Indian Country politics and public policy

Commentary by Mark Trahant

Mark Trahant / Trahant Reports This election Indian Country was like America. Perhaps only more so. Most American Indian and Alaska Natives voted for Hillary Clinton. But that support was mild. There were not enough votes to make a difference in red states like Montana, South Dakota and North Dakota. Just enough votes to stay …

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Mark Trahant / Trahant Reports What does a landslide look like? And, more important, what would that mean for Native American candidates? First: Hillary Clinton is peaking at the ideal moment. And, at the same time, Donald Trump’s campaign is imploding. He had a bad week, a poor debate, and he’s out of time to …

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TrahantReports This is President Barack Obama’s last White House Tribal Nations Conference.  These meetings have really raised the level of discourse between tribal governments and the federal government. It seems to me this is how government-to-government should have worked all along. That said: It will be impossible for the White House to be successful unless …

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Mark Trahant / TrahantReports On social media and in real life we hear this often: “What can I do to help Standing Rock?” Some answer the question by donating money, many send supplies, and hundreds of people jump in their car and travel to the camps near Cannonball, North Dakota. Once there folks pray, some …

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Mark Trahant / TrahantReports I’ve been thinking a lot about the silence from the White House on the situation at Standing Rock. There have been so many calls to get involved, including a direct plea from Chairman David Archambault II. So on Wednesday President Obama finally spoke; answering a question in Laos. He cited the …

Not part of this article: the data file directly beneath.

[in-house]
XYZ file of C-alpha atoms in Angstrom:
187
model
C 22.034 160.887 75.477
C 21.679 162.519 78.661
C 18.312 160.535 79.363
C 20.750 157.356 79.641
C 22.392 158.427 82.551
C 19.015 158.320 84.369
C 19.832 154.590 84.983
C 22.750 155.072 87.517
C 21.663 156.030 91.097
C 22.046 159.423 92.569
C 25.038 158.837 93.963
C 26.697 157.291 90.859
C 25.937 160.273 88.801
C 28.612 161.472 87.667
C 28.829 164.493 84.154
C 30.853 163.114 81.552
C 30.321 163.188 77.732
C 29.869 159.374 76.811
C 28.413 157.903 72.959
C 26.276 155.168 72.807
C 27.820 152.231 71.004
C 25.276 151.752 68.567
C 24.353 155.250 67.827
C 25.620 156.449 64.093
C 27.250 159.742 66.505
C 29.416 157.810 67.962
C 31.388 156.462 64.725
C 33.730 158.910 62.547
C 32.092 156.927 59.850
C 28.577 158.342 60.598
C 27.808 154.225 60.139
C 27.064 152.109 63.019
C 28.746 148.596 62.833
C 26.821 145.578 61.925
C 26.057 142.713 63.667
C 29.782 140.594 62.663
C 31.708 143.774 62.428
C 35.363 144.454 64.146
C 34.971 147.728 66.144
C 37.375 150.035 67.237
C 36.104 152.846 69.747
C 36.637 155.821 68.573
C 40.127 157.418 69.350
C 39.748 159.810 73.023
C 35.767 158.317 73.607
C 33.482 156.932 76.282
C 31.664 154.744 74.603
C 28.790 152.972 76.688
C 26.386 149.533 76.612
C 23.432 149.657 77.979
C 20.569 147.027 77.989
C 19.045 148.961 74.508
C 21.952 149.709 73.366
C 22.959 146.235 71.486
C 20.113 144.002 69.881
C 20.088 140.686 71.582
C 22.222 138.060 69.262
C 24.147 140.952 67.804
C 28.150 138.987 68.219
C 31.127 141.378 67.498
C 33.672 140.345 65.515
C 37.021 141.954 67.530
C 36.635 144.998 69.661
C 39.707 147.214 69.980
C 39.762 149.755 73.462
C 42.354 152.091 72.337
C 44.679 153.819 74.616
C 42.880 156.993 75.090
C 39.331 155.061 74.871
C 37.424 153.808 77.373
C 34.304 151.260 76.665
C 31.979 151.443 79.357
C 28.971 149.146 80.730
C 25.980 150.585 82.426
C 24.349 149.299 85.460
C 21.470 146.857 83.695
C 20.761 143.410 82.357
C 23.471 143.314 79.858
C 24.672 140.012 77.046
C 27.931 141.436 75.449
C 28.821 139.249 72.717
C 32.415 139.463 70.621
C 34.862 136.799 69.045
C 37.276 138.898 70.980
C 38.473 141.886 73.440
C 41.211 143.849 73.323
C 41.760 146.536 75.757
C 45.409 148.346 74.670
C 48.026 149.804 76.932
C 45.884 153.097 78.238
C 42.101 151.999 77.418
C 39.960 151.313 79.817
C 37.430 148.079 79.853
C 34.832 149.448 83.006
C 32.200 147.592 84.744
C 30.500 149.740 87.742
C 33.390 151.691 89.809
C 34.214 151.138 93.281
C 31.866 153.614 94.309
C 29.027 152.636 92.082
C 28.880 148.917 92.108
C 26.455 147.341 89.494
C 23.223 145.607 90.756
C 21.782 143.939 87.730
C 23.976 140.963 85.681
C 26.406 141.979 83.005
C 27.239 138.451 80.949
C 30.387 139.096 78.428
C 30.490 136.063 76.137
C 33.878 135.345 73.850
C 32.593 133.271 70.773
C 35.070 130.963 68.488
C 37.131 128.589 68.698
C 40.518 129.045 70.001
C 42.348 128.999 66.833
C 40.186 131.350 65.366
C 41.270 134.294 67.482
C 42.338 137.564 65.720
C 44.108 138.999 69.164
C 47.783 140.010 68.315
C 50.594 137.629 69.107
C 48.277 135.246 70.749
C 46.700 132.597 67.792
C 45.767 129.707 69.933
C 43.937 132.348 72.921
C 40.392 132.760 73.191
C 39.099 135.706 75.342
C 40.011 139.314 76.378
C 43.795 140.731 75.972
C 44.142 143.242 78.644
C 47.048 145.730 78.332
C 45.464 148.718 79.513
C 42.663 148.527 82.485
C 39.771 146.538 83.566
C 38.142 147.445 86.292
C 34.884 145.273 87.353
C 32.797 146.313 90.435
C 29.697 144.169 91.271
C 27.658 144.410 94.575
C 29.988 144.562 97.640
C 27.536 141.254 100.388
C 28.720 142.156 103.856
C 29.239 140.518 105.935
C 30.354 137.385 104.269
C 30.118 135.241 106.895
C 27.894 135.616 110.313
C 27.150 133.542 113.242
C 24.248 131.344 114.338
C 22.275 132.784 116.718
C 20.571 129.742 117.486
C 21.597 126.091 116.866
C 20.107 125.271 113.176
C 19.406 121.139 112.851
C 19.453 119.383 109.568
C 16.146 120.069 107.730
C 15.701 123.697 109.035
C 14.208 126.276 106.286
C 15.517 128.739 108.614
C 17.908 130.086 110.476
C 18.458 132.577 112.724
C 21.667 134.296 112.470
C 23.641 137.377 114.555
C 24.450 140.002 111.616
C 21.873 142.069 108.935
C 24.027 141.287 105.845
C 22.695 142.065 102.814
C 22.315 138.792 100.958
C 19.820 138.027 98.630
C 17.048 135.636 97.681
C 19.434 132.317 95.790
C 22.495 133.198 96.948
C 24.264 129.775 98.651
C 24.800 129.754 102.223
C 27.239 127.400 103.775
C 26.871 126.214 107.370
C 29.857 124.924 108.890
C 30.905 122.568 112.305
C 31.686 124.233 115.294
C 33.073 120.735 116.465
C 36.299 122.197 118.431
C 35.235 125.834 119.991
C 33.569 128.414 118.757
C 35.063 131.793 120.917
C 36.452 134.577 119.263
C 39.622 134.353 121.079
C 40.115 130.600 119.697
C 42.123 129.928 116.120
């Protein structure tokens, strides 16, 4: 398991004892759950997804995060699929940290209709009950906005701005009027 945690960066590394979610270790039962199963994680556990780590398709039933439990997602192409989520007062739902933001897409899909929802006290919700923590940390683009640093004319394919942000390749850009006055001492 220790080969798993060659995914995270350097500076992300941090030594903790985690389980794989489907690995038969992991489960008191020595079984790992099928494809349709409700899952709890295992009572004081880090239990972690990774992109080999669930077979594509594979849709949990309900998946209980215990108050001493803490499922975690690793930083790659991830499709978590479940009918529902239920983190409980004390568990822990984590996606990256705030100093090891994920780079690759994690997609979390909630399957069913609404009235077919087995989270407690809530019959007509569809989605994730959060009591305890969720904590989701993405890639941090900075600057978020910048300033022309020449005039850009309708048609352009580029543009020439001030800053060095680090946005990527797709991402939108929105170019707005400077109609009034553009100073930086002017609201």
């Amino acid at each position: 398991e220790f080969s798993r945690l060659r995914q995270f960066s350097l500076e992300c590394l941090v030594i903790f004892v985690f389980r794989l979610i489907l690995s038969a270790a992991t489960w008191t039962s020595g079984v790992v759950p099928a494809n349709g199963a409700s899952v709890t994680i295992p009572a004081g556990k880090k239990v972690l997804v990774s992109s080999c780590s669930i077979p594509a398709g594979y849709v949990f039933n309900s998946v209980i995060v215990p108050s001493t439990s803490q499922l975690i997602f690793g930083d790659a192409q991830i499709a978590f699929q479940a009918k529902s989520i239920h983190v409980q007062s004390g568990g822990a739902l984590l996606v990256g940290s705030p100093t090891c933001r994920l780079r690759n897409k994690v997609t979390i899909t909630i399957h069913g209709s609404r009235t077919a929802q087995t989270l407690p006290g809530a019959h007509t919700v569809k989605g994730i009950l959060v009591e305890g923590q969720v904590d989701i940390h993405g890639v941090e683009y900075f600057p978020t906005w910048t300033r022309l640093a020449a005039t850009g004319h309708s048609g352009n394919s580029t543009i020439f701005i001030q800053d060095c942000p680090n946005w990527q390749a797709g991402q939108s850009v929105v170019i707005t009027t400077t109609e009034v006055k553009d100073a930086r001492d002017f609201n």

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Mark Trahant / TrahantReports I have been writing a lot about numbers, lately. My latest count is seven Native American candidates for Congress, one for the U.S. Senate, five candidates running in statewide races, and 83 Native American candidates for state legislatures. (Plus more than a dozen office holders who are already elected and not …

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#NativeVote16 – A letter to the first Native American president

July 28, 2016


Minn. Rep. Peggy Flanagan. (Ojibwe) speaking ar the Democratic Convention. (C-SPAN)

TrahantReports

For those not near C-SPAN, Rep Peggy Flanagan (Ojibwe) speaking at DNC this afternoon. #NativeVote16 Video is here.

Short but eloquent. She read a letter to her future president daughter about the challenges and the promises found in politics & organizing.

“I am a proud citizen of the White Earth Nation of Ojibwe,” she said. “Politics is not always fun. Sometimes you run into some pretty mean people who don’t like you for simply being you. Like that naughty guy Donald Trump on TV. The one who says all those nasty things about women. And about Native Americans like us. I’m so sorry you have to hear that, my girl, your name is not Pocahontas. .. Despite everything that’s happened to our people, and no matter what Donald Trump said, we are still here.”

She said she wanted her daughter to grow up “our people’s values, honoring our elders, showing gratitude to our warriors, cherishing our children as gifts from the creator.”

That means having a president who shares those same values and “that’s why we have a Hillary sign on our front lawn. We can trust her to keep our women safe, our veterans well cared for, and keep the promises that the UNited States has made to our tribes.”

Flanagan told her daughter that Clinton, “like your mommy,” worked at the Children’s’ Defense Fund and then later ran for office. “And the bullies did not like that at all, but Hillary did not let them stop her. She never lets bullies stop her and neither should you.”

“You can’t run to be the first Native American president until you are 35,” Flanagan said. “But you can come knock on doors for Hillary with me this fall. I’ll be so so proud to bring you with me to vote for her on Nov. 8. And someday, I’ll vote for you.”

Mark Trahant / TrahantReports Donald J. Trump accepted the Republican Party’s nomination for president Thursday. “Here, at our convention, there will be no lies,” he said. “We will honor the American people with the truth, and nothing else.” And one of those truths: An extrordinary promise to break treaties. That’s the haunting metaphor from Trump’s …

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